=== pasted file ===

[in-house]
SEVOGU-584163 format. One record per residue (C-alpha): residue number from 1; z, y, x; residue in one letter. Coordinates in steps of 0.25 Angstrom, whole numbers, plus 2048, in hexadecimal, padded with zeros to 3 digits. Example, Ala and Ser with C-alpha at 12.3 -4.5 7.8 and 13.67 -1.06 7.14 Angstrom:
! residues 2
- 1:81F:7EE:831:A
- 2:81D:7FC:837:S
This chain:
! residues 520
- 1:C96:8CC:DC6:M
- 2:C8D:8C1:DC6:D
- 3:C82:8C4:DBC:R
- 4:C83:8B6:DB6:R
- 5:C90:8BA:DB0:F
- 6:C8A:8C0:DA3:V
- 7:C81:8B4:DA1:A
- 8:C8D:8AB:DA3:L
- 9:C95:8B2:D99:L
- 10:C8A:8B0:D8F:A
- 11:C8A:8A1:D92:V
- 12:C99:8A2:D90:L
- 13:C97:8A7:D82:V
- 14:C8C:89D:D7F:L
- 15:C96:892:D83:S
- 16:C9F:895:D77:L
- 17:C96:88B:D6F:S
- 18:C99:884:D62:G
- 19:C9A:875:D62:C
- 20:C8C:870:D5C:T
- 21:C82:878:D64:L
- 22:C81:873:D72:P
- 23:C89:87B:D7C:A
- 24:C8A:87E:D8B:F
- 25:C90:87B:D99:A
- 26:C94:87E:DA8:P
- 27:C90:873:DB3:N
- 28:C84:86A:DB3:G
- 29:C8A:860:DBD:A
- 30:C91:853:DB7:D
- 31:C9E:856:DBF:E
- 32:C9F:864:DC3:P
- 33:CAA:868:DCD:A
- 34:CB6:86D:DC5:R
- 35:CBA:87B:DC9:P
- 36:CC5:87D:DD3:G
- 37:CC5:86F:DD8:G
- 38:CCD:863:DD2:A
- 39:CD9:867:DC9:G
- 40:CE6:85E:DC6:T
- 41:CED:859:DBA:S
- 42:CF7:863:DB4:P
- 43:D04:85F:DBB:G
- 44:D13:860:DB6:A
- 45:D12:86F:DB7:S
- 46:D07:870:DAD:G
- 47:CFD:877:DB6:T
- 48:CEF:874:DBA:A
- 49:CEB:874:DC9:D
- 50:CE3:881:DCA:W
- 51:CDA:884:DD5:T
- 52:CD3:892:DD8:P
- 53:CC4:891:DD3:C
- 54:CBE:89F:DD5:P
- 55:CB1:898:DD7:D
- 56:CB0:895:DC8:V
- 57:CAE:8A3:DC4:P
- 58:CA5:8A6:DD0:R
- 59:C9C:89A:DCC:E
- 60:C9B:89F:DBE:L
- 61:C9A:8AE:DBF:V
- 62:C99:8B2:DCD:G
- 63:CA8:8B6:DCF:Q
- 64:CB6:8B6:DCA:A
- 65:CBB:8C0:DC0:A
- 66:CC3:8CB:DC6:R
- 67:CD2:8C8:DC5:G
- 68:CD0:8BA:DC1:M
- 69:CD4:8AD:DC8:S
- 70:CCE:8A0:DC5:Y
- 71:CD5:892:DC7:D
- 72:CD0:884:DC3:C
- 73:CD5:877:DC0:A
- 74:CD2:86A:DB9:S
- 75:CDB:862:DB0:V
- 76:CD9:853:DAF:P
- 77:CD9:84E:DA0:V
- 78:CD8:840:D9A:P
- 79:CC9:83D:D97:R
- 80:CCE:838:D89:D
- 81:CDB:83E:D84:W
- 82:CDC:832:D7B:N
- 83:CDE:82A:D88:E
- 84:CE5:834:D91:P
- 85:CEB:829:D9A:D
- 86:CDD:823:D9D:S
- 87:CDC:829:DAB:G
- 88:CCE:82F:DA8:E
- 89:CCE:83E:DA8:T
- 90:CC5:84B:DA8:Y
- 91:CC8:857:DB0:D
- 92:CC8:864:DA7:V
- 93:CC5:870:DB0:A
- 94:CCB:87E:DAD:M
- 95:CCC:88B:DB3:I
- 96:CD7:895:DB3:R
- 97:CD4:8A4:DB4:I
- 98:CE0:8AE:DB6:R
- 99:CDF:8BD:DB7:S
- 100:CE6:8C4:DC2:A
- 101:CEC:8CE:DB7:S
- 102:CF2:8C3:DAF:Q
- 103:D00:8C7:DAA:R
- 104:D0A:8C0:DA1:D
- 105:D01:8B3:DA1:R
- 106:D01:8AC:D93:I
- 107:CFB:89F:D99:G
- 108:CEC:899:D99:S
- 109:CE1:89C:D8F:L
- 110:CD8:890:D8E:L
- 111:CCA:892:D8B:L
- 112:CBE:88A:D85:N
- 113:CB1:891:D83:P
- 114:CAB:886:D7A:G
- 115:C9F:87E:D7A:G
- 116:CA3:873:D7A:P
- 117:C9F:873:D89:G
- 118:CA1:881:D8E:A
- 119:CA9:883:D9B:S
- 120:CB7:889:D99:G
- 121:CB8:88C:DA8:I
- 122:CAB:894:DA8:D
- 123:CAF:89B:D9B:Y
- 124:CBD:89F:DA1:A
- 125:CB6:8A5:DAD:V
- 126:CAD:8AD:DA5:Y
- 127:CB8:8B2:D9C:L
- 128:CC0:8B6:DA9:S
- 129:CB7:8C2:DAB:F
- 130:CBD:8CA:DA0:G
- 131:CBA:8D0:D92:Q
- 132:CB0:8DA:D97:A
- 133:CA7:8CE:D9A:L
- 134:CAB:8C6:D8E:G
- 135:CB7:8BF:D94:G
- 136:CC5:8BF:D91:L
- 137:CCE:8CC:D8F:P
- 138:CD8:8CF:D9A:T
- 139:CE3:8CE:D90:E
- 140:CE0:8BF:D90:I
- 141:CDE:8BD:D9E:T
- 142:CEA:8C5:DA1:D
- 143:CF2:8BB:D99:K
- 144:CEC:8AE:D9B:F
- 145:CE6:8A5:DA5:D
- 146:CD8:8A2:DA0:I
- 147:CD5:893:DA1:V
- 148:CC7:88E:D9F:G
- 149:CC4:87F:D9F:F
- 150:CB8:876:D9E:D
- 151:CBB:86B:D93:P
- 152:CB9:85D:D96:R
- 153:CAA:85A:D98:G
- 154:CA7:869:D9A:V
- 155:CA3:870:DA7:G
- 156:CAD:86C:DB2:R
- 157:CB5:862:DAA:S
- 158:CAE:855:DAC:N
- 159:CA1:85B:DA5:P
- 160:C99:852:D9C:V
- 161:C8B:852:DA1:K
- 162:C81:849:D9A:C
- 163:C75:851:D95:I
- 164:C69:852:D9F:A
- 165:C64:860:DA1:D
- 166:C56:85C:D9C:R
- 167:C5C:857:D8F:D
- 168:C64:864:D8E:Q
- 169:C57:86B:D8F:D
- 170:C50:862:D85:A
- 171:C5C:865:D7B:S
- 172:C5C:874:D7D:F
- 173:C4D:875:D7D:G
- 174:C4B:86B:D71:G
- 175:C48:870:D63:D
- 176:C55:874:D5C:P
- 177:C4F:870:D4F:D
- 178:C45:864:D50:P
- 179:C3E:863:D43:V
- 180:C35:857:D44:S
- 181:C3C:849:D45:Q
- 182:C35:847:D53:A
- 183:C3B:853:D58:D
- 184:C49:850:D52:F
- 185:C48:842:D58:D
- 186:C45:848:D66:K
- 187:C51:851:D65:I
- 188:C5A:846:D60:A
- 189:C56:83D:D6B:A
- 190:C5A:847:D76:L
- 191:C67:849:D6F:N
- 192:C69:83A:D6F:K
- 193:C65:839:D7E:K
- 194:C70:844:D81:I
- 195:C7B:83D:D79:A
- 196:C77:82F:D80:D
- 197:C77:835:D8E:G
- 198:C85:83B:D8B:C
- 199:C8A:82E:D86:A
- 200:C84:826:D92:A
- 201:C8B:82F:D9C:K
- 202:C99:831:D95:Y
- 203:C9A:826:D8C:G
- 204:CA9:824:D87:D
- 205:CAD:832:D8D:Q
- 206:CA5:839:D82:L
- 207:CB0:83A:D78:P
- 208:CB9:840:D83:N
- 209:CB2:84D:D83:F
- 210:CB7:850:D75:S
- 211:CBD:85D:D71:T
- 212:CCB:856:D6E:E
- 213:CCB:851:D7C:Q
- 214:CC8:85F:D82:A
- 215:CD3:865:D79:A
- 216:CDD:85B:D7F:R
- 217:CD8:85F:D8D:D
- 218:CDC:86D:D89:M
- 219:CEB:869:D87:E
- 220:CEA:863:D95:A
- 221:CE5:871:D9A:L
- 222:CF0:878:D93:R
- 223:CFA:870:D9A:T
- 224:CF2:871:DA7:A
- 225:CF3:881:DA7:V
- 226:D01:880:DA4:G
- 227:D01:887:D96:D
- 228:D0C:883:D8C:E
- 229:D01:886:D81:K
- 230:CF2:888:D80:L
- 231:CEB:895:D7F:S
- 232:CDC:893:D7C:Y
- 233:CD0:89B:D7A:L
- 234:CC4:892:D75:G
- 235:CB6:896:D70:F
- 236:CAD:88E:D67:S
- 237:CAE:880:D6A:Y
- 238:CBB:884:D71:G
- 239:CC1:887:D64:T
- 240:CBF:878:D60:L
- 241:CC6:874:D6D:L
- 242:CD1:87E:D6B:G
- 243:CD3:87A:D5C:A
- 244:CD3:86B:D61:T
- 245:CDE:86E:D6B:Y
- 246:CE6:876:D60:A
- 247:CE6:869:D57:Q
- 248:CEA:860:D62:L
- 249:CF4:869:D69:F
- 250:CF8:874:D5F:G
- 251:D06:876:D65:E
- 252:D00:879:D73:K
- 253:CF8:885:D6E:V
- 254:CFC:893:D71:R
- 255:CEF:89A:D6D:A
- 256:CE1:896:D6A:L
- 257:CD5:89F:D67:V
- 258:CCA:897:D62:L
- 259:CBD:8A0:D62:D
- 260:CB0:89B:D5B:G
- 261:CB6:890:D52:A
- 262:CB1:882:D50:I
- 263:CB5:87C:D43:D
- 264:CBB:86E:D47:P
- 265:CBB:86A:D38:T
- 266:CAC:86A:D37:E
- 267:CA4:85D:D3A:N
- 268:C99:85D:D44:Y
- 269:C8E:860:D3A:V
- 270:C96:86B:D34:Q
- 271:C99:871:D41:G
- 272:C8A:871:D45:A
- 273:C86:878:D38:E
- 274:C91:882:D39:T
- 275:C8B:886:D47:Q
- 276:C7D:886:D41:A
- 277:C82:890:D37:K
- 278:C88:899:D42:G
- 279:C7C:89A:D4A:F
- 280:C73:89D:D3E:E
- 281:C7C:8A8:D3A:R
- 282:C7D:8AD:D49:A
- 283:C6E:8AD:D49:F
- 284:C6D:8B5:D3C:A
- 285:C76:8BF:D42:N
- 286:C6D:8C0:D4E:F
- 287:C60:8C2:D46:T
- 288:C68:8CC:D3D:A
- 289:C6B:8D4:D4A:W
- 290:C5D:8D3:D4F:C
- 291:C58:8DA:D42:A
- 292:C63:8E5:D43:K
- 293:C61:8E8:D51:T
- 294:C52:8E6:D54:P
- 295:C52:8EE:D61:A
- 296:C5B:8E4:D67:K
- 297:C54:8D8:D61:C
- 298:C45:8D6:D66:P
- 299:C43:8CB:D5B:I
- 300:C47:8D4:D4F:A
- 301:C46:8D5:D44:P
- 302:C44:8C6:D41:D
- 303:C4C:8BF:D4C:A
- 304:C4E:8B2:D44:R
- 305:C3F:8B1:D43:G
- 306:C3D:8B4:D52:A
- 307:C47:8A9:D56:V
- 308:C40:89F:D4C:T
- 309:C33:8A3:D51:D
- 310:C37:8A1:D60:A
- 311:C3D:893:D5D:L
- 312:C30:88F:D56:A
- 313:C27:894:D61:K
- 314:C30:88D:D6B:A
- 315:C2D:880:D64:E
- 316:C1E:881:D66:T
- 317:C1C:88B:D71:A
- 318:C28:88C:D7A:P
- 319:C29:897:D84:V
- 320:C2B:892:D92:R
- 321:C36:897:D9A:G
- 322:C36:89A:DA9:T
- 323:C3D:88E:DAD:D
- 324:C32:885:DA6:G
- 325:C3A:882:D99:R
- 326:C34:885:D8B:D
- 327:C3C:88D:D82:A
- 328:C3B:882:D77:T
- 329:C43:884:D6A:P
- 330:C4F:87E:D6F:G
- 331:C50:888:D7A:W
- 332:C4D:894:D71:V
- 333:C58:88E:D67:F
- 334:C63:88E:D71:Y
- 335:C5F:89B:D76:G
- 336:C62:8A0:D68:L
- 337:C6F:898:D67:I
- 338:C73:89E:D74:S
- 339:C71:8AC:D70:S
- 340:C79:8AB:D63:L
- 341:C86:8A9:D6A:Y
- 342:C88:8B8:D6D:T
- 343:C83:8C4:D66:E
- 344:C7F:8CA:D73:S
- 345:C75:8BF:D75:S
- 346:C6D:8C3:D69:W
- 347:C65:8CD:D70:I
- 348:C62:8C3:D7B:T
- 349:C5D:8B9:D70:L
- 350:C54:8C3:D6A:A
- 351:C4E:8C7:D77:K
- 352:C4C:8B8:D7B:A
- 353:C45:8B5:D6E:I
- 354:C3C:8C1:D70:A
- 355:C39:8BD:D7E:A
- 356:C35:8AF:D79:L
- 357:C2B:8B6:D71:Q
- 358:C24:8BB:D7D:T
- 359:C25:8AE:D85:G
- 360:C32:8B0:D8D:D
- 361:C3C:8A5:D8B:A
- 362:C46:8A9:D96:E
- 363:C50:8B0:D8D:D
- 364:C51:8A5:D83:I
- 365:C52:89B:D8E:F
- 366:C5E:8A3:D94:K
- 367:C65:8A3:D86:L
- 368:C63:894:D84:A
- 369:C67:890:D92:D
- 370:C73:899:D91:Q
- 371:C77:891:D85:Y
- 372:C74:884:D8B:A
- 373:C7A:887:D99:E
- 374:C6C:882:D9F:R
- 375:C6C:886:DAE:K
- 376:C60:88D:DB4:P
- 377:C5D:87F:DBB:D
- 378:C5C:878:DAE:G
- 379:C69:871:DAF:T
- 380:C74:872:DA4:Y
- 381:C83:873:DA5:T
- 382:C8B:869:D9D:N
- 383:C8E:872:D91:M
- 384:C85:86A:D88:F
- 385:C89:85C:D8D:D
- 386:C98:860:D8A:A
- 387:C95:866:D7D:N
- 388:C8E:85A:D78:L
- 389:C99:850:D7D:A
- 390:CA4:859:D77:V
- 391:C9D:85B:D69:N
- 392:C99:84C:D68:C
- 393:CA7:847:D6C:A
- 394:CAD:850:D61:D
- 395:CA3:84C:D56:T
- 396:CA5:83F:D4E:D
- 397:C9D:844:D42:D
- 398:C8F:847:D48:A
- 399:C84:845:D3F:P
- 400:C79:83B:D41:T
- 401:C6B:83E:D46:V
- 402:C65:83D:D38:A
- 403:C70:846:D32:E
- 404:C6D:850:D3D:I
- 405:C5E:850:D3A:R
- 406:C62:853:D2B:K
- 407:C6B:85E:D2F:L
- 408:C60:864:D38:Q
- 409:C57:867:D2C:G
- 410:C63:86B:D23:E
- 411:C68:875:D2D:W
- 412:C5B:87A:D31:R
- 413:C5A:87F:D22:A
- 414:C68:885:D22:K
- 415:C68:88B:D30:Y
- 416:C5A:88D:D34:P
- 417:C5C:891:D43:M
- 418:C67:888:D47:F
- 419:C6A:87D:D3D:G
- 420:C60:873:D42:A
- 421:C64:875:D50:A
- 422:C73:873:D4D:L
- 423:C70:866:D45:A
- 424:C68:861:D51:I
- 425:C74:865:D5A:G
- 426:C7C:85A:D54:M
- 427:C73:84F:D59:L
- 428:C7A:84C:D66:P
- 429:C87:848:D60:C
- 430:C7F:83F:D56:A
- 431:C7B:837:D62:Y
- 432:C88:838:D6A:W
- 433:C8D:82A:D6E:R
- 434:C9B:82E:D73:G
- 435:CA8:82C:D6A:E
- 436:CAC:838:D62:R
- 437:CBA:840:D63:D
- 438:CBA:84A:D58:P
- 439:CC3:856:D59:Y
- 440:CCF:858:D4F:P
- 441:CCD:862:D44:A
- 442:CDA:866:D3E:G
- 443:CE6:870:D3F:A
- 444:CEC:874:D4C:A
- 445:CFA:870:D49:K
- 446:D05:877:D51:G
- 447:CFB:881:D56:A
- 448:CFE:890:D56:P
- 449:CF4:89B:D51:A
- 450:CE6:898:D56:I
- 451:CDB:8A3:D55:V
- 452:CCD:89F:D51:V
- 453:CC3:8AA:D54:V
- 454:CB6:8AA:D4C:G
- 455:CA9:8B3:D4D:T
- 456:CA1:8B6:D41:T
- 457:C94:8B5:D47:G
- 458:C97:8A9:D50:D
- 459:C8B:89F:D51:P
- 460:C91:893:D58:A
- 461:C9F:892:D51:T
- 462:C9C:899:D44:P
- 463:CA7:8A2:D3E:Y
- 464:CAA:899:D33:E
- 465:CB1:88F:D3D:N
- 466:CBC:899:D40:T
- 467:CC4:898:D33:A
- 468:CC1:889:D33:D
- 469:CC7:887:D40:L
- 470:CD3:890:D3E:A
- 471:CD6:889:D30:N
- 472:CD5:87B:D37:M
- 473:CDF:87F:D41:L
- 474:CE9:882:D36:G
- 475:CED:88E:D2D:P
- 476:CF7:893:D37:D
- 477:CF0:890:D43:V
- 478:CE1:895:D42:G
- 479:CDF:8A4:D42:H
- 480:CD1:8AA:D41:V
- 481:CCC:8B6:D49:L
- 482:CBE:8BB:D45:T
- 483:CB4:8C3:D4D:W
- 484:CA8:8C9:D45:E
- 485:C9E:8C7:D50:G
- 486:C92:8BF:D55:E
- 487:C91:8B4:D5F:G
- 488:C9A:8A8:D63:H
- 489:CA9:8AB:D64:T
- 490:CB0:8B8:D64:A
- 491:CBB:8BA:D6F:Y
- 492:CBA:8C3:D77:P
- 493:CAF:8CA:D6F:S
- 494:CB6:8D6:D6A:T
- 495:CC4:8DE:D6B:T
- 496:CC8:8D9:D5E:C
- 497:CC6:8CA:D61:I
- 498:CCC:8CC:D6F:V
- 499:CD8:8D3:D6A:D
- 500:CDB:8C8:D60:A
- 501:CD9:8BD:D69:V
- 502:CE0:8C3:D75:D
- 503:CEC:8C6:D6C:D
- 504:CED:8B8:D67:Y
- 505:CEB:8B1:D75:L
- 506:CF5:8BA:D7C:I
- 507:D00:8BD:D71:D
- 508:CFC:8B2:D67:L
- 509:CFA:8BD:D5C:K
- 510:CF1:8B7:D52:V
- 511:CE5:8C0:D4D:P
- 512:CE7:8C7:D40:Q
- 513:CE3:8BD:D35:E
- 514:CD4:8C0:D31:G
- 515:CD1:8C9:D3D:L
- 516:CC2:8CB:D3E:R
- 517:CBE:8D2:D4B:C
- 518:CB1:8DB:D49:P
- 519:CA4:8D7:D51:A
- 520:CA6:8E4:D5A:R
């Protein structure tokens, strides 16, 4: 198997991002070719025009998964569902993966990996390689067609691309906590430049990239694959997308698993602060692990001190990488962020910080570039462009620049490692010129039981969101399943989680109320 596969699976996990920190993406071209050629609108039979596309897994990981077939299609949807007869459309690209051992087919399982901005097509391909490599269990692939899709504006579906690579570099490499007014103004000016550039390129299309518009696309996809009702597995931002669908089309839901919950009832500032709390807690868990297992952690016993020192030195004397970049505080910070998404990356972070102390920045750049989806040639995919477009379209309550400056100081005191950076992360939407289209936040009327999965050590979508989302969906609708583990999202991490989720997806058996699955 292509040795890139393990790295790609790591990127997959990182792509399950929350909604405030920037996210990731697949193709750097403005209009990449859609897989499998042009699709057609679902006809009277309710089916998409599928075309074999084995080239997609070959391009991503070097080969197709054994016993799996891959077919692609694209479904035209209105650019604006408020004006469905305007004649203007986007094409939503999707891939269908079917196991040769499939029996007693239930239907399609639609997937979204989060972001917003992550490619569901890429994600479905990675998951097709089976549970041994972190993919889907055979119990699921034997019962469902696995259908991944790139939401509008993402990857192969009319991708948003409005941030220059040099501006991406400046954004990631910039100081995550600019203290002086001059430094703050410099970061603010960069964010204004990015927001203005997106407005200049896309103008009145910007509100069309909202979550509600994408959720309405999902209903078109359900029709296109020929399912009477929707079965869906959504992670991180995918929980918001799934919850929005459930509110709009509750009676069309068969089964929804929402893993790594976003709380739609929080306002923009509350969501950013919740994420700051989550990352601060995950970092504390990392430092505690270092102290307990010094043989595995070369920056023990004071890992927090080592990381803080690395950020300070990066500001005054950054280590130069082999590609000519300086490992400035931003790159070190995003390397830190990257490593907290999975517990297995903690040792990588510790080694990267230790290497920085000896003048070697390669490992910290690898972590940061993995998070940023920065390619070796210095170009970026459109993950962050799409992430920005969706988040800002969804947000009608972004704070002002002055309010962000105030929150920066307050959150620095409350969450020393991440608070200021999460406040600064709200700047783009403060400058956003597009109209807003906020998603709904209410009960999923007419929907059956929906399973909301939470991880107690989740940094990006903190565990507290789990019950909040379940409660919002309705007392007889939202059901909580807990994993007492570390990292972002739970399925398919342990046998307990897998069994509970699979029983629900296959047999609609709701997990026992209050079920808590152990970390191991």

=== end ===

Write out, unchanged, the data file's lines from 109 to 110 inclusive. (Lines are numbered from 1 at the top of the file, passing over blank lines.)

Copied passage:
- 102:CF2:8C3:DAF:Q
- 103:D00:8C7:DAA:R